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2 RESPONDING TO CAPABILITY SURPRISE campaign for which preparations are not in place. By definition, it is not pos- sible to anticipate true surprise. It is only possible to minimize the number of possible surprises by appropriate planning, to create systems that are resilient to the unexpected actions of an adversary, and to rapidly and effectively respond when surprised. There are two classes of surprise that fall within this military operational context and conform to the terminology provided in the study’s terms of reference:3 (1) intelligence-inferred surprise and (2) disruptive technology and tactical surprise. “Intelligence-inferred surprise” is an event or capability developed over a relatively long time line—years—that U.S. naval forces were aware of in ad- vance of its looming operational introduction, but for which they might not have adequately prepared. “Disruptive technology” (including the disruptive applica- tion of existing technology) and “tactical surprise” are short-time-line—hours to months—events or capabilities for which naval forces probably have not had sufficient time to develop countermeasures. In some cases both types of surprise can occur—for example, a much anticipated surprise capability that is found on the battlefield to have tactical war reserve modes. Two variants of disruptive technology and tactical surprise have been identi- fied. The first is the pop-up of a new capability enabled by a new technology or an unexpected application of an existing well-known technology—for example, improvised explosive devices (IEDs) as well as unexpected tactics. The second variant, black swan events—may be “self-inflicted” surprises—for example, blind spots or vulnerabilities in our own systems. Here, no amount of surveillance would have allowed anyone to predict the event.4 Such events may also be the result of a sudden U.S. policy change or directed action, such as Operation Burnt Frost,5 or natural disasters that are to be anticipated but not on such an extreme scale—for example, the March 2011 Fukushima Disaster.6 Sometimes the mitigation of surprise will take the form of naval forces 3  The study’s terms of reference (TOR) are provided in the Preface. The TOR charged the commit- tee to produce two reports over a 15-month period. The present report, the committee’s final report, accords with the committee’s interim report and contains similar text; however, it provides specific findings and recommendations along with additional analysis. 4  Nassim Taleb defines a black swan as “a highly improbable event with three principal character- istics: It is unpredictable; it carries a massive impact; and, after the fact, we concoct an explanation that makes it appear less random, and more predictable, than it was.” For additional reading on black swan events, see Nassim Nicholas Taleb, 2010, The Black Swan: The Impact of the Highly Improb- able, 2nd edition, Random House Trade Paperbacks, New York, N.Y. 5  Operation Burnt Frost was the mission to shoot down a nonfunctioning National Reconnaissance Office Satellite in 2008. RADM Brad Hicks, USN, Program Director, Aegis Ballistic Missile Defense, “Aegis Ballistic Missile Defense: Press Briefing, March 19, 2008,” presented to the committee by RADM Joseph A. Horn, Jr., USN, Program Executive, Aegis Ballistic Missile Defense, and Conrad J. Grant, Johns Hopkins University Applied Physics Laboratory, May 16, 2012, Washington, D.C. 6  partial profile of U.S. naval response to the Fukushima disaster—a combined earthquake, A tsunami, and nuclear reactor catastrophe—in a coordinated effort known as Operation Tomodachi is found at http://www.nbr.org/research/activity.aspx?id=121. Accessed June 13, 2012.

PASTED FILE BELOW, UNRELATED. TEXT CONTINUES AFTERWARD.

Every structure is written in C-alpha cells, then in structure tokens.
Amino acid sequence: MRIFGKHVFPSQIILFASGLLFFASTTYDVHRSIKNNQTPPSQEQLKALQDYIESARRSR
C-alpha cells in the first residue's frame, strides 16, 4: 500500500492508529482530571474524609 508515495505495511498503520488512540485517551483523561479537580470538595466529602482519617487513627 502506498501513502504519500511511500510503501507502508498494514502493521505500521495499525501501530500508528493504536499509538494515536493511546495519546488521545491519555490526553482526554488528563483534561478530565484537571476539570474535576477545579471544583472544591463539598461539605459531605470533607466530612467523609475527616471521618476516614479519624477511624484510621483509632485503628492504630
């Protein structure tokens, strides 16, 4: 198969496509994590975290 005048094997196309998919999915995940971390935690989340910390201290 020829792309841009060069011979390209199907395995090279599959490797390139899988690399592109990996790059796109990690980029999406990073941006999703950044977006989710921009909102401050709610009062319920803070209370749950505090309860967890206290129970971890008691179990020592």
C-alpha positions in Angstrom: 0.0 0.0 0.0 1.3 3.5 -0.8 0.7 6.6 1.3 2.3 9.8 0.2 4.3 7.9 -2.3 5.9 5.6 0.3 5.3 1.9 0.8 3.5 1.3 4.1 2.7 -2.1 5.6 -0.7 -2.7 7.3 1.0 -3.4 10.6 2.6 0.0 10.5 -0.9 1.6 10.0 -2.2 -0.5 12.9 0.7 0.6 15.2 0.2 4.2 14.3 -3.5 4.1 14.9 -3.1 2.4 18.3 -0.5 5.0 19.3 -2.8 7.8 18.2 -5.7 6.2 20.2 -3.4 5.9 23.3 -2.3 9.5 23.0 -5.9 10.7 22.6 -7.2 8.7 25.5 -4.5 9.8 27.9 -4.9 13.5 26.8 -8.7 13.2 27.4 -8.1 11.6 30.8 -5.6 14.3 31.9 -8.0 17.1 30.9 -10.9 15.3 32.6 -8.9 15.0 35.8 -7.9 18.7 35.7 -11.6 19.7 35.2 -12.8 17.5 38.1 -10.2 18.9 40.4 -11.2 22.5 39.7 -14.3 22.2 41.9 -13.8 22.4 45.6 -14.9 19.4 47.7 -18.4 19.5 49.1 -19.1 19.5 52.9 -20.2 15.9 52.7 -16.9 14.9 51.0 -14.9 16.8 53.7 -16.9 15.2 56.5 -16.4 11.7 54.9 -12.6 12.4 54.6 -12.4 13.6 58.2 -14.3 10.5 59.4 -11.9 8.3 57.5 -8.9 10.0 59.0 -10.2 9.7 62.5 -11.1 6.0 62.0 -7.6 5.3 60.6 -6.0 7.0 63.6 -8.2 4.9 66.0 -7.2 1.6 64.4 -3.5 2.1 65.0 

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SUMMARY 3 developing their own surprises as potential counters. Throughout this report, when the committee refers to “mitigation,” the term includes not only measures to counter the potential surprises of an adversary but also our own surprises de- livered preemptively. As discussed at length throughout the report, the committee recognizes that surprise cannot be completely anticipated. One cannot, for example, anticipate precisely how even an intelligence-inferred surprise will unfold. Therefore the resilience of U.S. naval forces and their capabilities will remain key. Resilience takes a number of forms: 1. Design features in mission systems to counter or protect against such surprise vectors as electronic countermeasures and cyberattacks. 2. War reserves in the form of backup systems or frequency bands in case a primary system or channel is rendered inoperative. 3. Exercises to explore alternative tactics, techniques, and procedures for use if and when adversarial surprises are unleashed. 4. Training for warfighters and mission operators that incorporates surprise elements not only to develop resourcefulness in surprise mitigation but also to instill the confidence that surprises usually have work-arounds. 5. As part of our proficiency training, creation of our own countersurprises to give pause to an adversary’s tactics and buy time to counter its surprises. 6. Provision of design margins (such as power and space) on platforms to support rapid fielding capabilities as necessary. 7. Plan for low-cost countersurprise tactics that use nonkinetic effects such as deceptive electronic countermeasures, decoys, and cyber operations. 8. Development of contingency plans for deployment of special operations forces. In accordance with the terms of reference and to guide its analysis and, ulti- mately, identify findings and propose recommendations to U.S. naval leadership, the committee selected three surprise scenarios: • Scenario 1: Denial of space access; • Scenario 2: An asymmetric engagement with complex use of cyber- methods in a naval context; and • Scenario 3: A black swan event to which the front-end scanning and prioritization framework for mitigating surprise is not applicable. In short, these scenarios aided in studying what U.S. naval forces are doing and could do to anticipate and respond to capability surprise and to mitigate it. These scenarios were chosen in part because they address issues important to the U.S. Navy, Marine Corps, and Coast Guard. Denial of space access is treated